Date of Award

Fall 2019

Document Type

Restricted Thesis

Terms of Use

© 2019 Eleanor Naiman. All rights reserved. Access to this work is restricted to users within the Swarthmore College network and may only be used for non-commercial, educational, and research purposes. Sharing with users outside of the Swarthmore College network is expressly prohibited. For all other uses, including reproduction and distribution, please contact the copyright holder.

Degree Name

Bachelor of Arts


History Department

First Advisor

Bruce Dorsey

Second Advisor

Diego Armus


This paper analyzes the testimonials by women living with HIV printed in the newsletter WORLD (Women Organized to Respond to Life-Threatening Diseases) in the 1990s. It traces the evolution of WORLD’s register of permissible emotions as the organization delineated which feelings were desirable and thus printable within the context of its newsletter. The women of WORLD preserved their organization’s emotional codes despite the changing meaning of the epidemic and even as they increasingly engaged with activist communities with very different emotional norms. In doing so, WORLD’s members maintained their ability to both advocate for their right to access and information while continuing to narrate their diagnoses and lives with HIV as stories of hope, optimism, and triumph.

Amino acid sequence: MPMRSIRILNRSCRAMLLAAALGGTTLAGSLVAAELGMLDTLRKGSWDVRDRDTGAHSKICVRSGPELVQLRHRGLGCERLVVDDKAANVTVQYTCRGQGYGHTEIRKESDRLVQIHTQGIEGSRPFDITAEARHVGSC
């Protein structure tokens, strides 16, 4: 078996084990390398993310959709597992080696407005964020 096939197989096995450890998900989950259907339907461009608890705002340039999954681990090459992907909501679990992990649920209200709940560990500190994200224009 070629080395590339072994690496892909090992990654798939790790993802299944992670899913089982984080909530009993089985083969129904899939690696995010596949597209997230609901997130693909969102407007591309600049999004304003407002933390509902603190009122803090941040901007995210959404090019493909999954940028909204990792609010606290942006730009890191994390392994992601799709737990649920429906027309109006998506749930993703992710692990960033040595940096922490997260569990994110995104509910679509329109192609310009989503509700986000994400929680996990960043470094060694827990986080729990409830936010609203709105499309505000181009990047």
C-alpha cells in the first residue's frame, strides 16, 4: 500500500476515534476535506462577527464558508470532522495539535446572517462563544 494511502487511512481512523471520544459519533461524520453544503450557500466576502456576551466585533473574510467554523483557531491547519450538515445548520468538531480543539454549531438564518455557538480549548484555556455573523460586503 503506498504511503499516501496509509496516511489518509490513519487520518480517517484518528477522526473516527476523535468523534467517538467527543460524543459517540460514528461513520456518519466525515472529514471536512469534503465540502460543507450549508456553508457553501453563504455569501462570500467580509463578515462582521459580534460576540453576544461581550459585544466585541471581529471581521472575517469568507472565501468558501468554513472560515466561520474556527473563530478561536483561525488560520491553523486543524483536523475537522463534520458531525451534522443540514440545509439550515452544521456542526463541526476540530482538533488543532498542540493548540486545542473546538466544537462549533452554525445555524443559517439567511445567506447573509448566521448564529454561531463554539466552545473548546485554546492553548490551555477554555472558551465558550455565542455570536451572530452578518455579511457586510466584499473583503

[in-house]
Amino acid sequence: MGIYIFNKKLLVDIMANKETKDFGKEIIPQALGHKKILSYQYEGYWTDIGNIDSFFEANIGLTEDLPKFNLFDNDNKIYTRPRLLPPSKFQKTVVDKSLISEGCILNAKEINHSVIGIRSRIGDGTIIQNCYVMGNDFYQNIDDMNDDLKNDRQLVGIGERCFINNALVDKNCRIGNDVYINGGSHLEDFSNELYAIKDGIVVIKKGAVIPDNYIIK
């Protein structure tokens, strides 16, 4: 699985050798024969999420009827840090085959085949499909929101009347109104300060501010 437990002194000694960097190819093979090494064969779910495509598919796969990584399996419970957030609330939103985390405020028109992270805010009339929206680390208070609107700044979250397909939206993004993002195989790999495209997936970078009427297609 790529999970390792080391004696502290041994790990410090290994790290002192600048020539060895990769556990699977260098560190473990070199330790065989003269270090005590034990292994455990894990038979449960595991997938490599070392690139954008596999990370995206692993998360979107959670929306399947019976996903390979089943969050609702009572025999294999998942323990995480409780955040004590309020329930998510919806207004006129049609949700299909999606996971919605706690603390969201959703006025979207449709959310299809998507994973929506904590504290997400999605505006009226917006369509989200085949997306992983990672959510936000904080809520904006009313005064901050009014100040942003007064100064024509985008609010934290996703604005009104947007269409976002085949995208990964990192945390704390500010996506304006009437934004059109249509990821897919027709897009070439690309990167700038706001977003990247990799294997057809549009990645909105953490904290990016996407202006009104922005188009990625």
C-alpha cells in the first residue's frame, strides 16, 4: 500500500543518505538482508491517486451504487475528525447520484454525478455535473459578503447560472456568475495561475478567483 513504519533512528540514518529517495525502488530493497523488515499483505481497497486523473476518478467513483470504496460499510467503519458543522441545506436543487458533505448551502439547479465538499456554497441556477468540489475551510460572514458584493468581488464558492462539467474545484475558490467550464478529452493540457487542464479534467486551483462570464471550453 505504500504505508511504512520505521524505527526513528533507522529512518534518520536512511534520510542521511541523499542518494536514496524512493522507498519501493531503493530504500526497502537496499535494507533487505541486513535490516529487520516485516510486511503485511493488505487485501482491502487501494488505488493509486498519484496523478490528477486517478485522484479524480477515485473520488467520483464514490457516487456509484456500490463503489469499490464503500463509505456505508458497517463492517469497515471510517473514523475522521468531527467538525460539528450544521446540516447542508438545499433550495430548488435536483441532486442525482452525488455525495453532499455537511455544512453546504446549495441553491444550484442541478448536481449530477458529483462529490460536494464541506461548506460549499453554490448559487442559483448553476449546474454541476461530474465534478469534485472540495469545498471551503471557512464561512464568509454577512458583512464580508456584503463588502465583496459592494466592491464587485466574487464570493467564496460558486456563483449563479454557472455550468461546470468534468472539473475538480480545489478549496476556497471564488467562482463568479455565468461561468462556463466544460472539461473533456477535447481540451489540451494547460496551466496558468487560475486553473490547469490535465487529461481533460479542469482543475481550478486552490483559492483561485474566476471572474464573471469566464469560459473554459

Co-recipient of the Paul H. Beik Prize in History, awarded in 2020.